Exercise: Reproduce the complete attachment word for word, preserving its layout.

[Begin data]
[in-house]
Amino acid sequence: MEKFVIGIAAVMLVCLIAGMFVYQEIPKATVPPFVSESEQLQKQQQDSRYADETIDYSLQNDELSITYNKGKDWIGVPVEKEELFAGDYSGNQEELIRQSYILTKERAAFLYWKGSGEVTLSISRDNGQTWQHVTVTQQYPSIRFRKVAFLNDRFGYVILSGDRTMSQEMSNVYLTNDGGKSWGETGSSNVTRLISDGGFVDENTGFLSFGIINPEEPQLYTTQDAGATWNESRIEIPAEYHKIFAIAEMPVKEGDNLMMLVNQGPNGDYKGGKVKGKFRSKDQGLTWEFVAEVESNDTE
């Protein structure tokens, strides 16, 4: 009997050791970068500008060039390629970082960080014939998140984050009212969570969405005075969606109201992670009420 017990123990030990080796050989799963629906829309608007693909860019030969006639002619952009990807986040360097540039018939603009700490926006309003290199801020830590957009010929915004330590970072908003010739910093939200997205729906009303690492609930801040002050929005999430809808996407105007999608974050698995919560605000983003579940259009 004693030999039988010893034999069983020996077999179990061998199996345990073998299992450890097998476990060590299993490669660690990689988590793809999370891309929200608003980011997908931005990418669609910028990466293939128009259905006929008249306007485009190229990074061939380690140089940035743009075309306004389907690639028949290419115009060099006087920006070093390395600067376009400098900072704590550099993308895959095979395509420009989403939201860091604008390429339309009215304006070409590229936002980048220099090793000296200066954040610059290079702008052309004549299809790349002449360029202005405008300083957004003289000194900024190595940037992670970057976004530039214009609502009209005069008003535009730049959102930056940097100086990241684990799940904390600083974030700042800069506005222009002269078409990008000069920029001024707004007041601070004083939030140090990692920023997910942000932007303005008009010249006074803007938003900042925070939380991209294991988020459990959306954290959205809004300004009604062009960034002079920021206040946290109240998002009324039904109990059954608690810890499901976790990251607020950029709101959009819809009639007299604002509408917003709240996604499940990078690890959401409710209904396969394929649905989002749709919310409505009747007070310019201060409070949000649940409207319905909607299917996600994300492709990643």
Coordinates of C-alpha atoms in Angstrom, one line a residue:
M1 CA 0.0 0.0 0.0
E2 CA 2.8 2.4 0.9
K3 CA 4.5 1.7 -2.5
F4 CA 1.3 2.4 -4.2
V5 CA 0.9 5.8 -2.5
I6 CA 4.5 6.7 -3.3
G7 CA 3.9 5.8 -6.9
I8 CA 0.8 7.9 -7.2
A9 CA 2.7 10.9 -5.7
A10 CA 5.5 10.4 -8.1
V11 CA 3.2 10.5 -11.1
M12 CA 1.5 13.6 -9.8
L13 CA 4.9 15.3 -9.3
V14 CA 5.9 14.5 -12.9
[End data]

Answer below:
[in-house]
Amino acid sequence: MEKFVIGIAAVMLVCLIAGMFVYQEIPKATVPPFVSESEQLQKQQQDSRYADETIDYSLQNDELSITYNKGKDWIGVPVEKEELFAGDYSGNQEELIRQSYILTKERAAFLYWKGSGEVTLSISRDNGQTWQHVTVTQQYPSIRFRKVAFLNDRFGYVILSGDRTMSQEMSNVYLTNDGGKSWGETGSSNVTRLISDGGFVDENTGFLSFGIINPEEPQLYTTQDAGATWNESRIEIPAEYHKIFAIAEMPVKEGDNLMMLVNQGPNGDYKGGKVKGKFRSKDQGLTWEFVAEVESNDTE
């Protein structure tokens, strides 16, 4: 009997050791970068500008060039390629970082960080014939998140984050009212969570969405005075969606109201992670009420 017990123990030990080796050989799963629906829309608007693909860019030969006639002619952009990807986040360097540039018939603009700490926006309003290199801020830590957009010929915004330590970072908003010739910093939200997205729906009303690492609930801040002050929005999430809808996407105007999608974050698995919560605000983003579940259009 004693030999039988010893034999069983020996077999179990061998199996345990073998299992450890097998476990060590299993490669660690990689988590793809999370891309929200608003980011997908931005990418669609910028990466293939128009259905006929008249306007485009190229990074061939380690140089940035743009075309306004389907690639028949290419115009060099006087920006070093390395600067376009400098900072704590550099993308895959095979395509420009989403939201860091604008390429339309009215304006070409590229936002980048220099090793000296200066954040610059290079702008052309004549299809790349002449360029202005405008300083957004003289000194900024190595940037992670970057976004530039214009609502009209005069008003535009730049959102930056940097100086990241684990799940904390600083974030700042800069506005222009002269078409990008000069920029001024707004007041601070004083939030140090990692920023997910942000932007303005008009010249006074803007938003900042925070939380991209294991988020459990959306954290959205809004300004009604062009960034002079920021206040946290109240998002009324039904109990059954608690810890499901976790990251607020950029709101959009819809009639007299604002509408917003709240996604499940990078690890959401409710209904396969394929649905989002749709919310409505009747007070310019201060409070949000649940409207319905909607299917996600994300492709990643």
Coordinates of C-alpha atoms in Angstrom, one line a residue:
M1 CA 0.0 0.0 0.0
E2 CA 2.8 2.4 0.9
K3 CA 4.5 1.7 -2.5
F4 CA 1.3 2.4 -4.2
V5 CA 0.9 5.8 -2.5
I6 CA 4.5 6.7 -3.3
G7 CA 3.9 5.8 -6.9
I8 CA 0.8 7.9 -7.2
A9 CA 2.7 10.9 -5.7
A10 CA 5.5 10.4 -8.1
V11 CA 3.2 10.5 -11.1
M12 CA 1.5 13.6 -9.8
L13 CA 4.9 15.3 -9.3
V14 CA 5.9 14.5 -12.9